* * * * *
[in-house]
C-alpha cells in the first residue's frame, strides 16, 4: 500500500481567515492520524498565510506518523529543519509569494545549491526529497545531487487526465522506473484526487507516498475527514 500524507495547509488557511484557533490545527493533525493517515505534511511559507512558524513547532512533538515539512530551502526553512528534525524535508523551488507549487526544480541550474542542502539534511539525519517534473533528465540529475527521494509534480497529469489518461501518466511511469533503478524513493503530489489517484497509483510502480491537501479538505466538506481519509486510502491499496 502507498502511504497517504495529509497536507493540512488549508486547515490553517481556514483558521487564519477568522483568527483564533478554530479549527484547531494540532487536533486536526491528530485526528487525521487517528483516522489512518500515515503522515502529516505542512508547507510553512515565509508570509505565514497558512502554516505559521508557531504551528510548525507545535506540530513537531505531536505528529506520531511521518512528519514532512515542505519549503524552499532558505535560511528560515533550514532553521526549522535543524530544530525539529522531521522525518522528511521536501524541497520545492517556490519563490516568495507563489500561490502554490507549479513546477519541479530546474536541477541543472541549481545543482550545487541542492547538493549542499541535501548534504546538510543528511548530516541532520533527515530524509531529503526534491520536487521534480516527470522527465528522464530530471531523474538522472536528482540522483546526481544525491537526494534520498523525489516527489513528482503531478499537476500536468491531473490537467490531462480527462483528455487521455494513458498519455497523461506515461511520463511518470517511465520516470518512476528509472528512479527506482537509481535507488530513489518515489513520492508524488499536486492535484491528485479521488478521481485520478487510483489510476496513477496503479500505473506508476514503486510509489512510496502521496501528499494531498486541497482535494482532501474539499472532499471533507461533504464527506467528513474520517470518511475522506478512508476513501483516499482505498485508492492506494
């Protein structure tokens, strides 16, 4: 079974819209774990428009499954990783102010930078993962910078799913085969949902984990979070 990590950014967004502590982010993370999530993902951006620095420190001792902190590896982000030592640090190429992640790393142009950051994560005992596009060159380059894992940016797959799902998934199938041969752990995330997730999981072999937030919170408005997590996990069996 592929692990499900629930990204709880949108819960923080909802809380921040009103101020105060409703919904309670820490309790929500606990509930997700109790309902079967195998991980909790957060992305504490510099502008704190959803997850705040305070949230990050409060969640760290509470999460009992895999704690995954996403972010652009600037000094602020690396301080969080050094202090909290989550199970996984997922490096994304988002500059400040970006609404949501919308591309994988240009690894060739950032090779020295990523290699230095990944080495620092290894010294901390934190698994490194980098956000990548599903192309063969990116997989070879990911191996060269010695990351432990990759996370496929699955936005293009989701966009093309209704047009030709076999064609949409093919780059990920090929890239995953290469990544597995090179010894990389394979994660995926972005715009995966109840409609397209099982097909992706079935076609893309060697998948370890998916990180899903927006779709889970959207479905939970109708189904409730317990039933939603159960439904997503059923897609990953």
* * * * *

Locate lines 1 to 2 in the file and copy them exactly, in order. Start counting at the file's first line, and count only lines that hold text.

[in-house]
C-alpha cells in the first residue's frame, strides 16, 4: 500500500481567515492520524498565510506518523529543519509569494545549491526529497545531487487526465522506473484526487507516498475527514 500524507495547509488557511484557533490545527493533525493517515505534511511559507512558524513547532512533538515539512530551502526553512528534525524535508523551488507549487526544480541550474542542502539534511539525519517534473533528465540529475527521494509534480497529469489518461501518466511511469533503478524513493503530489489517484497509483510502480491537501479538505466538506481519509486510502491499496 502507498502511504497517504495529509497536507493540512488549508486547515490553517481556514483558521487564519477568522483568527483564533478554530479549527484547531494540532487536533486536526491528530485526528487525521487517528483516522489512518500515515503522515502529516505542512508547507510553512515565509508570509505565514497558512502554516505559521508557531504551528510548525507545535506540530513537531505531536505528529506520531511521518512528519514532512515542505519549503524552499532558505535560511528560515533550514532553521526549522535543524530544530525539529522531521522525518522528511521536501524541497520545492517556490519563490516568495507563489500561490502554490507549479513546477519541479530546474536541477541543472541549481545543482550545487541542492547538493549542499541535501548534504546538510543528511548530516541532520533527515530524509531529503526534491520536487521534480516527470522527465528522464530530471531523474538522472536528482540522483546526481544525491537526494534520498523525489516527489513528482503531478499537476500536468491531473490537467490531462480527462483528455487521455494513458498519455497523461506515461511520463511518470517511465520516470518512476528509472528512479527506482537509481535507488530513489518515489513520492508524488499536486492535484491528485479521488478521481485520478487510483489510476496513477496503479500505473506508476514503486510509489512510496502521496501528499494531498486541497482535494482532501474539499472532499471533507461533504464527506467528513474520517470518511475522506478512508476513501483516499482505498485508492492506494